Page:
Well-Child Checkup: 2 Years
At the 2-year checkup, the healthcare
provider will examine your child and ask how things are going at home. At this age,
checkups become less often. So this may be your child’s last checkup for a while.
checkup is a great time to have questions answered about your child’s emotional and
physical development. Bring a list of your questions to the appointment so you can
all of your concerns.
This sheet describes some of what you
Development and milestones
The healthcare provider will ask
questions about your child. They will observe your toddler to get an idea of your
child’s development. By this visit, most children are doing these:
Saying at least 2 words
together, like "more milk"
Pointing to at least 2 body
parts and points to pictures in books
Using gestures such as
blowing a kiss or nodding yes
Running and kicking a
Noticing when others are hurt
or upset. They may pause or look sad when someone is crying.
Playing with more than 1 toy
at a time
- Trying to use switches, knobs, or buttons on a toy
Don’t worry if your child is picky
about food. This is normal. How much your child eats at 1 meal or in 1 day is less
important than the pattern over a few days or weeks. To help your 2-year-old eat well
and develop healthy habits:
Keep serving different finger
foods at meals. Don't give up on offering new foods. It often takes a few tries
before a child starts to like a new taste.
If your child is hungry
between meals, offer healthy foods. Cut-up vegetables and fruit, cheese, peanut
butter, and crackers are good choices. Save snack foods such as chips or cookies
for a special treat.
Don’t force your child to
eat. A child of this age will eat when hungry. They will likely eat more some days
Switch from whole milk to
low-fat or nonfat milk. Ask the healthcare provider which is best for your
Most of your child's calories
should come from solid foods, not milk.
Besides drinking milk, water
is best. Limit fruit juice. It should be100% juice and you may add water to it.
Don’t give your toddler soda.
Don't let your child walk
around with food. This is a choking risk. It can also lead to overeating as the
child gets older.
Brush your child’s teeth
twice a day. Use a small amount of fluoride toothpaste no larger than a grain of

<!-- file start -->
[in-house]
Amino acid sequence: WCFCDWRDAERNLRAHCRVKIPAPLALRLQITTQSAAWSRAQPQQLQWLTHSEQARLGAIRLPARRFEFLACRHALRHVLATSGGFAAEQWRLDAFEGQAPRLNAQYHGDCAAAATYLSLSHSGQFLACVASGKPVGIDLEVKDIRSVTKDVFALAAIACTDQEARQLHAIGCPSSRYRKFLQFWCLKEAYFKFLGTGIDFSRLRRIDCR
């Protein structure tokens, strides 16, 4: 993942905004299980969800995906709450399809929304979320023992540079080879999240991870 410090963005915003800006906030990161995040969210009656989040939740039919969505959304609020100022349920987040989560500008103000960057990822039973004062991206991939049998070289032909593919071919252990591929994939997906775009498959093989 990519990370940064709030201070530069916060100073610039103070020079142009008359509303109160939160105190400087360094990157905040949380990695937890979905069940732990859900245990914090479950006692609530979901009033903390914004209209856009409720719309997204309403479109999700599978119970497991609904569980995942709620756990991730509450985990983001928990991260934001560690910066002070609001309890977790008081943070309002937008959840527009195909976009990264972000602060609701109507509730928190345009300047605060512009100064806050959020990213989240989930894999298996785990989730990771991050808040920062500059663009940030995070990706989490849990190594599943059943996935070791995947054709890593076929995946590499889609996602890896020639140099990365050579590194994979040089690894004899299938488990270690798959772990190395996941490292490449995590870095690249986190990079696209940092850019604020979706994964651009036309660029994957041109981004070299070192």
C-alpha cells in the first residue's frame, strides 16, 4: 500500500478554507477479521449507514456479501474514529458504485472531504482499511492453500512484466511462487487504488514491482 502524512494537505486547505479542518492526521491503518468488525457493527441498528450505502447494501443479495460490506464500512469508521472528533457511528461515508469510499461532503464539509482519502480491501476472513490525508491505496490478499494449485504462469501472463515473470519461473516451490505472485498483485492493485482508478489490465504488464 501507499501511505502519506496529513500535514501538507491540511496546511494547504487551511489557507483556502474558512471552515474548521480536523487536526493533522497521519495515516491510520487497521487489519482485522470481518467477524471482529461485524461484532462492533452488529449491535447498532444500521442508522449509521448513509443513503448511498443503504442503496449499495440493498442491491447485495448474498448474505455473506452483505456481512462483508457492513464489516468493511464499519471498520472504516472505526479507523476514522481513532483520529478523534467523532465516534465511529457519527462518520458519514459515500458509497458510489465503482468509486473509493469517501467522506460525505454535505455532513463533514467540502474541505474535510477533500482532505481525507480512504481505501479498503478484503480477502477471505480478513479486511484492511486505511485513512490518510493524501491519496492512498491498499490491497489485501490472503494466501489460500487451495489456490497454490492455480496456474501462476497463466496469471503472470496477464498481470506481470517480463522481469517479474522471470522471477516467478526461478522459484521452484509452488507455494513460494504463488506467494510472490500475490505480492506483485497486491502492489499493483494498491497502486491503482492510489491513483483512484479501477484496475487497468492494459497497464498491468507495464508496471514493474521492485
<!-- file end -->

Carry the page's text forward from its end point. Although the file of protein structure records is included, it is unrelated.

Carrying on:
rice. Use a toothbrush designed for children.
If you haven’t already done
so, take your child to the dentist.
Many 2-year-olds are not yet ready
for potty training. But your child may start to show an interest in the next year.
your child is telling you about dirty diapers and asking to be changed, this is a
that they are getting ready. Here are some tips:
Don’t force your child to use
the toilet. This can make training harder.
Explain the process of using
the toilet to your child. Let your child watch other family members use the
bathroom, so the child learns how it’s done.
Keep a potty chair in the
bathroom, next to the toilet. Encourage your child to get used to it by sitting on
it fully clothed or wearing only a diaper. As the child gets more comfortable,
have them try sitting on the potty without a diaper.
Praise your child for using
the potty. Use a reward system, such as a chart with stickers, to help get your
child excited about using the potty.
Understand that accidents
will happen. When your child has an accident, don’t make a big deal out of it.
Never punish the child for having an accident.
If you have concerns or need
more tips, talk with the healthcare provider.
By 2 years of age, your child may
be down to 1 nap a day and should be sleeping about 8 to 12 hours at night. If they
sleep more or less than this but seems healthy, it’s not a concern. To help your child